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Friday, 29 November 2019

The Irishman is a gold standard mobster flick.....

The Irishman opens with a shot that calls to mind another Scorsese materpiece, Goodfellas - the latter used a voyeuristic camera to track behind Henry Hill as he parades his new girlfriend through the neighbourhood, all pastel shades and slick jet black hair. It was a scene that celebrated youth and mob culture. It was a celebration of a way of life that was abhorrent to right minded people and yet at the same time strangely alluring. And now comes the opening shot of The Irishman which turns that scene on its head by creeping through a Catholic OAP home, meandering past wheelchairs occupied by men with ancient lines upon their faces, dim soon to be extinguished glows in their eyes, snakes around orderlies to come to rest on the aged face of Robert De Niro in the role of real life gangster, Frank Sheeran - the man who actually confessed to killing union boss, Jimmy Hoffa. It's a scene that laments the inevitability of aging and perhaps pines a little over the extinction of the old school mobster. The stylishly suited, slicked back but ultimately deadly wise guys have gone, been replaced by gold toothed, bling dragging, steriod chested thugs.

The Irishman is based on the book,  I Heard you Paint Houses (a euphemism for splattering blood over the walls) by Charles Brandt which was the story of mob enforcer, Frank Sheeran. Before Sheeran died in  2003, he confessed to his part in the murder of Jimmy Hoffa, claiming to have redecorated the walls with his brains and this confession provoked an FBI investigation. The ensuring investigation revealed that blood splatter was found in the house where Hoffa was supposedly murdered but being thirty years old, the DNA was unable to be conclusive. Officially the FBI have never closed the case but the story depicted in the book and now the film seems entirely credible.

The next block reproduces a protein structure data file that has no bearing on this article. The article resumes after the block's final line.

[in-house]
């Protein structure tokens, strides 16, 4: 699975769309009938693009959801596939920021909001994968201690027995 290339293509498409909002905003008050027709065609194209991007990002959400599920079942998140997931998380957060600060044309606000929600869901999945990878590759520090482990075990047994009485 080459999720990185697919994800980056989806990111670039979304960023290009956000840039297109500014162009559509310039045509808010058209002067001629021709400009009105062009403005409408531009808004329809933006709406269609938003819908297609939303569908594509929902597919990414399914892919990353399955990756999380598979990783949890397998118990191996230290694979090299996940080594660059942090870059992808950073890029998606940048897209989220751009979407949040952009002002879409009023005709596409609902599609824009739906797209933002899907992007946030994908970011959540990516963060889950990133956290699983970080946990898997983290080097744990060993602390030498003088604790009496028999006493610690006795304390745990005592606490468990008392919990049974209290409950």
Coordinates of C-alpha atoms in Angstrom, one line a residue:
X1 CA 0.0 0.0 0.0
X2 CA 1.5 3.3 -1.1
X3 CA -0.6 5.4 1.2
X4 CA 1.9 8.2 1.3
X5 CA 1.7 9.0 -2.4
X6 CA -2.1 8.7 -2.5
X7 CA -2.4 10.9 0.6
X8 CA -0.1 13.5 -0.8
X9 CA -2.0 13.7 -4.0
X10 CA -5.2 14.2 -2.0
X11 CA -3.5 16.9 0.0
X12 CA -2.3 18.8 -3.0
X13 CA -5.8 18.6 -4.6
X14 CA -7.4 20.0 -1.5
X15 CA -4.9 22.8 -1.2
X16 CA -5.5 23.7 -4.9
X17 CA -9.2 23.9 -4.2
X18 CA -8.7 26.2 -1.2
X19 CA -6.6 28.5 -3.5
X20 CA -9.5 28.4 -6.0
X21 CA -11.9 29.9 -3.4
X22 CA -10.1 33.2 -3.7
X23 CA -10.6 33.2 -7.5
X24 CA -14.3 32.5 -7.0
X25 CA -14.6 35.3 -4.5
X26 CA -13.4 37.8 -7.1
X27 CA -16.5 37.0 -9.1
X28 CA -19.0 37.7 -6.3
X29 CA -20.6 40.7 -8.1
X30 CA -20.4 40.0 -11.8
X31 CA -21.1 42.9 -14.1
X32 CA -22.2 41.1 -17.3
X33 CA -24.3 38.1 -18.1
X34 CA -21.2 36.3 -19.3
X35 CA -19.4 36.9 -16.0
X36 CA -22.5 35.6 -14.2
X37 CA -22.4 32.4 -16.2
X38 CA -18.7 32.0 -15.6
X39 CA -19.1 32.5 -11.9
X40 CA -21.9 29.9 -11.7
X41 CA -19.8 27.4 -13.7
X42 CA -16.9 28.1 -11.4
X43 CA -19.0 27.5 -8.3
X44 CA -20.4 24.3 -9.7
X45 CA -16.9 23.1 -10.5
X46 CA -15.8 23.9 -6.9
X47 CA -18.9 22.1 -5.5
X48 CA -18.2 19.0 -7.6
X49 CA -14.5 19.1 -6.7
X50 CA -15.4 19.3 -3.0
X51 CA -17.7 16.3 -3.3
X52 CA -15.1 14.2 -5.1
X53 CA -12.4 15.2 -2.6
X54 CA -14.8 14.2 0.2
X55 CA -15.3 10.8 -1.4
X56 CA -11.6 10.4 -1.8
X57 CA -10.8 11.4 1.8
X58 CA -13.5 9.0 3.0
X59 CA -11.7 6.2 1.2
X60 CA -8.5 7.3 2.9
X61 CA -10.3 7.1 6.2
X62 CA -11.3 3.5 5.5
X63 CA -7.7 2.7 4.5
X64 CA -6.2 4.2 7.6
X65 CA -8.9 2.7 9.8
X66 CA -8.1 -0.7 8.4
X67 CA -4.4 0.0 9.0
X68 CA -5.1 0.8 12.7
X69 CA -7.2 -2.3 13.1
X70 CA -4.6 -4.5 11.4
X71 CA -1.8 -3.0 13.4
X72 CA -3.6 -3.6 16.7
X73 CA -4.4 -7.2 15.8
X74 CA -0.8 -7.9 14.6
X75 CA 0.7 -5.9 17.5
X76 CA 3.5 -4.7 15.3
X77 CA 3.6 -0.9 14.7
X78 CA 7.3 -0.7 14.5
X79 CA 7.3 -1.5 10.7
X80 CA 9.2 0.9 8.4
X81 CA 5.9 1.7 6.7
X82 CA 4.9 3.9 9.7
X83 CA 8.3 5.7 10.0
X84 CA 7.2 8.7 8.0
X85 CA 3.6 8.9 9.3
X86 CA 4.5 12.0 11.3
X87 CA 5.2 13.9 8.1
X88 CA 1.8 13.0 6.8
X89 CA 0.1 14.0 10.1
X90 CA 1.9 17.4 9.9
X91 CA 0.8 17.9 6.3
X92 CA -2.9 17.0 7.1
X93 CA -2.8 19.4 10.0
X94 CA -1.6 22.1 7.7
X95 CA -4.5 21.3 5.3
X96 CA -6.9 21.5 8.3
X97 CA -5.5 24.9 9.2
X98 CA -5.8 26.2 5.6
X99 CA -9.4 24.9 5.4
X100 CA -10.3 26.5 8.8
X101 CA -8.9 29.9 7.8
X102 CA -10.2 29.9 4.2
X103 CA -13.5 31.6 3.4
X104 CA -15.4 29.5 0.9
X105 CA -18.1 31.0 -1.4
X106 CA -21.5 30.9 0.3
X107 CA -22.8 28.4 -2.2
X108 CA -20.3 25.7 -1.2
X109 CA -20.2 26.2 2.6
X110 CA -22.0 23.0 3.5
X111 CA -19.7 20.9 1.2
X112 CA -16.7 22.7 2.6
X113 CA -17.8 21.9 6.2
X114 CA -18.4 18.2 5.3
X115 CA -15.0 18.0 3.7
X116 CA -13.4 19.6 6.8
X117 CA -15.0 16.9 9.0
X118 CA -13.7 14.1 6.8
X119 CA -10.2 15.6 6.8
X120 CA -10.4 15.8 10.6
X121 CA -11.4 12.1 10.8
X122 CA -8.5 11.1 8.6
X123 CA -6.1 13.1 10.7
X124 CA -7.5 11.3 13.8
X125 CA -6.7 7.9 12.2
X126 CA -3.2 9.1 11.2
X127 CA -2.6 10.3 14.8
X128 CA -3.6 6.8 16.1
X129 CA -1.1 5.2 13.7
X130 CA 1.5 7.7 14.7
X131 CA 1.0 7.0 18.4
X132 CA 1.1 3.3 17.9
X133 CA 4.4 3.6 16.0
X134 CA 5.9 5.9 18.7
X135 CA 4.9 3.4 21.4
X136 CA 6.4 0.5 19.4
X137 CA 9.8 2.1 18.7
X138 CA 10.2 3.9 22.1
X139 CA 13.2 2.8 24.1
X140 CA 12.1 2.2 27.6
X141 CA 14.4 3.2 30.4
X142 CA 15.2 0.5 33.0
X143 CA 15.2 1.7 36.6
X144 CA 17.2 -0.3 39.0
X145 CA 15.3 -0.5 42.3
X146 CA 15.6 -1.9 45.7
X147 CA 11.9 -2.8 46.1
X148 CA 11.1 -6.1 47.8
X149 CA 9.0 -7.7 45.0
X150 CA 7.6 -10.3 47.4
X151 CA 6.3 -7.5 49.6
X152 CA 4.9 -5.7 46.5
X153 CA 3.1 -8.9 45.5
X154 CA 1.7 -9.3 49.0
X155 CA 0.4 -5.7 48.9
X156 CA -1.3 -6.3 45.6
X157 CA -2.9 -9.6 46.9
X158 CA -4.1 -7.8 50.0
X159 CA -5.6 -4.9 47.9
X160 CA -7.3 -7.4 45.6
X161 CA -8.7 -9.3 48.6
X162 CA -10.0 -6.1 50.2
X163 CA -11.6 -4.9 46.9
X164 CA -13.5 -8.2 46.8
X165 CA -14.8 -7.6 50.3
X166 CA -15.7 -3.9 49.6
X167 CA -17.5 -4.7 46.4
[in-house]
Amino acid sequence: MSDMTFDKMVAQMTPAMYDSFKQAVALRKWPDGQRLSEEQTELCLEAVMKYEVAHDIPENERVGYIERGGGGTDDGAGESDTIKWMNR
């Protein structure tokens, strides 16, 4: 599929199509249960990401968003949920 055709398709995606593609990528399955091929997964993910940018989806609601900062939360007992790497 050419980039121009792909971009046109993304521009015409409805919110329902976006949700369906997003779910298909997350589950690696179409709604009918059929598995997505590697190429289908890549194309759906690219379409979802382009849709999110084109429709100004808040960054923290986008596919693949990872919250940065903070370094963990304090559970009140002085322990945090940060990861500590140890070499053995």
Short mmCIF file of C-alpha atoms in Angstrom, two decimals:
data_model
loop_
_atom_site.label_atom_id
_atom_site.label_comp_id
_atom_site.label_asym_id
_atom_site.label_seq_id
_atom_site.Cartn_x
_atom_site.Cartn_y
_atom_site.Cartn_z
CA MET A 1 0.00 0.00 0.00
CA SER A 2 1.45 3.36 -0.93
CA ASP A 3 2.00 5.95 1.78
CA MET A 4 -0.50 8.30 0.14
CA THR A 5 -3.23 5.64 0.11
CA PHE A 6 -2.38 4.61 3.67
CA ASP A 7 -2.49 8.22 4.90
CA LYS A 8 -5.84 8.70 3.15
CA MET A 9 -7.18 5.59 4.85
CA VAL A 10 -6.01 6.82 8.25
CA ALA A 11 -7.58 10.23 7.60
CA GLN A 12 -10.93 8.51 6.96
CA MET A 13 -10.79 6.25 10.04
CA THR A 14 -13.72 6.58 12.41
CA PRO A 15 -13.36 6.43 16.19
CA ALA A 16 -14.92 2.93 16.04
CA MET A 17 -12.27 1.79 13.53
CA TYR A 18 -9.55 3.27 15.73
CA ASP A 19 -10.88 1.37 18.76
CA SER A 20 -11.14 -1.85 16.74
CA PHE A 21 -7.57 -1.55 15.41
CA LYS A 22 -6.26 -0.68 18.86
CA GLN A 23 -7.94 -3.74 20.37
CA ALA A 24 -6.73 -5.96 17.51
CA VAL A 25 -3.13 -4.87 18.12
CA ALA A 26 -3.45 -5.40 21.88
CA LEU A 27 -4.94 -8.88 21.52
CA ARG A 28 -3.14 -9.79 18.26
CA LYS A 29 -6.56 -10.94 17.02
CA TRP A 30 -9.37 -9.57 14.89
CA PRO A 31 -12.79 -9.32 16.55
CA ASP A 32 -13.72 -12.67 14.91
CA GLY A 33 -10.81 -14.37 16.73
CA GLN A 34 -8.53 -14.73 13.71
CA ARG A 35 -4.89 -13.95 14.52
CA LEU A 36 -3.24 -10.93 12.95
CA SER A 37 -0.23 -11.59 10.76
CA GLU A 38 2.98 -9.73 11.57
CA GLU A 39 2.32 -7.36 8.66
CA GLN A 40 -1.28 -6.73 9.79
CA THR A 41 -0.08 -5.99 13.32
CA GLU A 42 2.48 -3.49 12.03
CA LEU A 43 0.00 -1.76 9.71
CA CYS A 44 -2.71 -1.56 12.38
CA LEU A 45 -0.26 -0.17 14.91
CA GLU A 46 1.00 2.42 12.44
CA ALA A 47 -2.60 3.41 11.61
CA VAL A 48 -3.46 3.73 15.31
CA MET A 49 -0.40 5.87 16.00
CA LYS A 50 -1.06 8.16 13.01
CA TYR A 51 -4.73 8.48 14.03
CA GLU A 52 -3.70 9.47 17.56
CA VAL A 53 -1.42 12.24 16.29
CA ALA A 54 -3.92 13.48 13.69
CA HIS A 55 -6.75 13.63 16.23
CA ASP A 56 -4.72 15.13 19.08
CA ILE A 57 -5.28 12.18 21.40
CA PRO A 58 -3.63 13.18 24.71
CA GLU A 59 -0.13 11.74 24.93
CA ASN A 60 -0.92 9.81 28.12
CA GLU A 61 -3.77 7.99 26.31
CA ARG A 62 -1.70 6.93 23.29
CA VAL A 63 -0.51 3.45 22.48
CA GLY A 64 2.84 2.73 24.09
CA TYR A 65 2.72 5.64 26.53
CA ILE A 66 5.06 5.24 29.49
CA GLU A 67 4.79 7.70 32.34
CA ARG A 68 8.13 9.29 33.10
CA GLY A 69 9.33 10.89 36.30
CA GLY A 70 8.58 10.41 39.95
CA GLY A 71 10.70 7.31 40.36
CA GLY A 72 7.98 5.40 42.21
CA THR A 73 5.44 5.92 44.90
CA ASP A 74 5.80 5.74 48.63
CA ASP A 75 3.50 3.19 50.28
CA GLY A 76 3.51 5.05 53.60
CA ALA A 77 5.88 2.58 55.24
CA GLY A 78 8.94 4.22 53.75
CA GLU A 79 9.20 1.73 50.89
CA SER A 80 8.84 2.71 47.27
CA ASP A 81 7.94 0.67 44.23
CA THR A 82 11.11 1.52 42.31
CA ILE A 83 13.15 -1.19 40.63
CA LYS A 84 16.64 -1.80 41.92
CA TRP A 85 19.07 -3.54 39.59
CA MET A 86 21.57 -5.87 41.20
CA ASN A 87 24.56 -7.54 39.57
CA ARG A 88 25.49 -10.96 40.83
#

Back to the movie though - It is quite excellent and doesn't feel like its mammoth running time, giving that the audience are in the hands of absolute masters both in front of and behind the camera. It's great to see De Niro and Pacino, two of the finest actors in the world, sharing so much screen time ( I remember the excitement when Michael Mann's brilliant crime thriller, Heat was first released. Part of the thrill was finally seeing De Niro and Pacino on screen together, sharing scenes but as good as the movie was it was dissapointing that their time on screen together was so brief) and marveling at the way each performance feeds the other. De Niro is somewhat subdued in his portrayal of the average working stiff who finds himself elevated to professional criminal, whilst Pacino turns his Jimmy Hoffa up past eleven. Both performances are pitch perfect - likewise with Joe Pesci who provides a brooding grandfatherly figure,a man who is both endearing and sinister as mob boss, Russel Bufalino.

Director, Scorsese recently stirred up controversy when he stated that Superhero movies, specifically Marvel movies are not really cinema at all -  “I was asked a question about Marvel movies. I answered it. I said that I’ve tried to watch a few of them and that they’re not for me, that they seem to me to be closer to theme parks than they are to movies as I’ve known and loved them throughout my life.” - well, the Irishman is the most persuasive addendum to Scorsese's argument yet. There is a real sense of danger in this movie, of people who come across with the trappings of real life. So is the Irishman better than any of the Avengers CGI- fests? Of course it fucking is! What kind of fucking schmuck asks a question like that?

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